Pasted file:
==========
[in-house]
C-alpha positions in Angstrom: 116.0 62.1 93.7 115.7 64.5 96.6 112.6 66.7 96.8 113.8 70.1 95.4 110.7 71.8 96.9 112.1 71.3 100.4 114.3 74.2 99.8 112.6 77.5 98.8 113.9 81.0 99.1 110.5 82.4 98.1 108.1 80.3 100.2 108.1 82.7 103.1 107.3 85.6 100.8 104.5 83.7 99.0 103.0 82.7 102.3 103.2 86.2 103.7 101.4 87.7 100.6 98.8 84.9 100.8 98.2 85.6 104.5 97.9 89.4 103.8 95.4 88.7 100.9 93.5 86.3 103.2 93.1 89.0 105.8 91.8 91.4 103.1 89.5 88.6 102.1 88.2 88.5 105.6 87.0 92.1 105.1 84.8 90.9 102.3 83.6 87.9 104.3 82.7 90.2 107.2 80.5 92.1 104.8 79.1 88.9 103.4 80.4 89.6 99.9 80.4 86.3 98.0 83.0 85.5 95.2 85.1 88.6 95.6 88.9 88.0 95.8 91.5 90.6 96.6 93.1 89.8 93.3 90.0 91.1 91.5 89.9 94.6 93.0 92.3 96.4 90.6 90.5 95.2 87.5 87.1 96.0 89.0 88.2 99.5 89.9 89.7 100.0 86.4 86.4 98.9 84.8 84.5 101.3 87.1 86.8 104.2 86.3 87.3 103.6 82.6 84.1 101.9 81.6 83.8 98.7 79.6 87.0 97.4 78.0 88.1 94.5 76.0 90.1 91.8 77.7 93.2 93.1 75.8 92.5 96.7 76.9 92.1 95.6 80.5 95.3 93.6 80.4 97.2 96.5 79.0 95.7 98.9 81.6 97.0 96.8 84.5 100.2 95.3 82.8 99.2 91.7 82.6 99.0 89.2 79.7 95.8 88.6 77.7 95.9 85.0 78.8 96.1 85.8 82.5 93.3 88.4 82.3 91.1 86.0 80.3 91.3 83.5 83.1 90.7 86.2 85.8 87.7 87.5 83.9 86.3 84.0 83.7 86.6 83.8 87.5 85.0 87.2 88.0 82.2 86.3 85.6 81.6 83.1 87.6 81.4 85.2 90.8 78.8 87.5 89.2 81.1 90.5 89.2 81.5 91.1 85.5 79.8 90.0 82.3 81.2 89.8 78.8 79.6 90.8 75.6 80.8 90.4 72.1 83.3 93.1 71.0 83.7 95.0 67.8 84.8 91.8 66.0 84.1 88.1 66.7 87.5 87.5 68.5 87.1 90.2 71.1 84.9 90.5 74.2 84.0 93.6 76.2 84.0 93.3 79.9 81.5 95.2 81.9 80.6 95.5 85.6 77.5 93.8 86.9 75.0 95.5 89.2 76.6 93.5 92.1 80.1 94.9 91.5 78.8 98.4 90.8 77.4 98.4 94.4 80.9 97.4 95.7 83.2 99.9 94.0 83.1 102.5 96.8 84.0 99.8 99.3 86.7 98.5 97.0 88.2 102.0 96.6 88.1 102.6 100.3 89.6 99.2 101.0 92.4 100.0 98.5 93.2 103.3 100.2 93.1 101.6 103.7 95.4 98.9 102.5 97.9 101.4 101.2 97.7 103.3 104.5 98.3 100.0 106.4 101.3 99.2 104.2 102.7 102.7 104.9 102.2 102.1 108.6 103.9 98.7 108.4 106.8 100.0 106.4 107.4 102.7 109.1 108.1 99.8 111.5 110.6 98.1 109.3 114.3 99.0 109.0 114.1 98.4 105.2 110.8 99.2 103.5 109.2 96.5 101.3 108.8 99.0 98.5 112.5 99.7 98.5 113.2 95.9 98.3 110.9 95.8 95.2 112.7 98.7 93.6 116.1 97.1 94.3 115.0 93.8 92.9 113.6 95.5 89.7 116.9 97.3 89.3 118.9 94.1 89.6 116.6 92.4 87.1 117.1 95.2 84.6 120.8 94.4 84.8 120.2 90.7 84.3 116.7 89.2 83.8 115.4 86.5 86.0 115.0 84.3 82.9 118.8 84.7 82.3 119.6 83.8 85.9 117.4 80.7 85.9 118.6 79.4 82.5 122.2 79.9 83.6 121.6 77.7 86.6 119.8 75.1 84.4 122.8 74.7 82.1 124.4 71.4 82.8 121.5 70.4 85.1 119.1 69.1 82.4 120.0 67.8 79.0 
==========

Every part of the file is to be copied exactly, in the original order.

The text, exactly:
[in-house]
C-alpha positions in Angstrom: 116.0 62.1 93.7 115.7 64.5 96.6 112.6 66.7 96.8 113.8 70.1 95.4 110.7 71.8 96.9 112.1 71.3 100.4 114.3 74.2 99.8 112.6 77.5 98.8 113.9 81.0 99.1 110.5 82.4 98.1 108.1 80.3 100.2 108.1 82.7 103.1 107.3 85.6 100.8 104.5 83.7 99.0 103.0 82.7 102.3 103.2 86.2 103.7 101.4 87.7 100.6 98.8 84.9 100.8 98.2 85.6 104.5 97.9 89.4 103.8 95.4 88.7 100.9 93.5 86.3 103.2 93.1 89.0 105.8 91.8 91.4 103.1 89.5 88.6 102.1 88.2 88.5 105.6 87.0 92.1 105.1 84.8 90.9 102.3 83.6 87.9 104.3 82.7 90.2 107.2 80.5 92.1 104.8 79.1 88.9 103.4 80.4 89.6 99.9 80.4 86.3 98.0 83.0 85.5 95.2 85.1 88.6 95.6 88.9 88.0 95.8 91.5 90.6 96.6 93.1 89.8 93.3 90.0 91.1 91.5 89.9 94.6 93.0 92.3 96.4 90.6 90.5 95.2 87.5 87.1 96.0 89.0 88.2 99.5 89.9 89.7 100.0 86.4 86.4 98.9 84.8 84.5 101.3 87.1 86.8 104.2 86.3 87.3 103.6 82.6 84.1 101.9 81.6 83.8 98.7 79.6 87.0 97.4 78.0 88.1 94.5 76.0 90.1 91.8 77.7 93.2 93.1 75.8 92.5 96.7 76.9 92.1 95.6 80.5 95.3 93.6 80.4 97.2 96.5 79.0 95.7 98.9 81.6 97.0 96.8 84.5 100.2 95.3 82.8 99.2 91.7 82.6 99.0 89.2 79.7 95.8 88.6 77.7 95.9 85.0 78.8 96.1 85.8 82.5 93.3 88.4 82.3 91.1 86.0 80.3 91.3 83.5 83.1 90.7 86.2 85.8 87.7 87.5 83.9 86.3 84.0 83.7 86.6 83.8 87.5 85.0 87.2 88.0 82.2 86.3 85.6 81.6 83.1 87.6 81.4 85.2 90.8 78.8 87.5 89.2 81.1 90.5 89.2 81.5 91.1 85.5 79.8 90.0 82.3 81.2 89.8 78.8 79.6 90.8 75.6 80.8 90.4 72.1 83.3 93.1 71.0 83.7 95.0 67.8 84.8 91.8 66.0 84.1 88.1 66.7 87.5 87.5 68.5 87.1 90.2 71.1 84.9 90.5 74.2 84.0 93.6 76.2 84.0 93.3 79.9 81.5 95.2 81.9 80.6 95.5 85.6 77.5 93.8 86.9 75.0 95.5 89.2 76.6 93.5 92.1 80.1 94.9 91.5 78.8 98.4 90.8 77.4 98.4 94.4 80.9 97.4 95.7 83.2 99.9 94.0 83.1 102.5 96.8 84.0 99.8 99.3 86.7 98.5 97.0 88.2 102.0 96.6 88.1 102.6 100.3 89.6 99.2 101.0 92.4 100.0 98.5 93.2 103.3 100.2 93.1 101.6 103.7 95.4 98.9 102.5 97.9 101.4 101.2 97.7 103.3 104.5 98.3 100.0 106.4 101.3 99.2 104.2 102.7 102.7 104.9 102.2 102.1 108.6 103.9 98.7 108.4 106.8 100.0 106.4 107.4 102.7 109.1 108.1 99.8 111.5 110.6 98.1 109.3 114.3 99.0 109.0 114.1 98.4 105.2 110.8 99.2 103.5 109.2 96.5 101.3 108.8 99.0 98.5 112.5 99.7 98.5 113.2 95.9 98.3 110.9 95.8 95.2 112.7 98.7 93.6 116.1 97.1 94.3 115.0 93.8 92.9 113.6 95.5 89.7 116.9 97.3 89.3 118.9 94.1 89.6 116.6 92.4 87.1 117.1 95.2 84.6 120.8 94.4 84.8 120.2 90.7 84.3 116.7 89.2 83.8 115.4 86.5 86.0 115.0 84.3 82.9 118.8 84.7 82.3 119.6 83.8 85.9 117.4 80.7 85.9 118.6 79.4 82.5 122.2 79.9 83.6 121.6 77.7 86.6 119.8 75.1 84.4 122.8 74.7 82.1 124.4 71.4 82.8 121.5 70.4 85.1 119.1 69.1 82.4 120.0 67.8 79.0 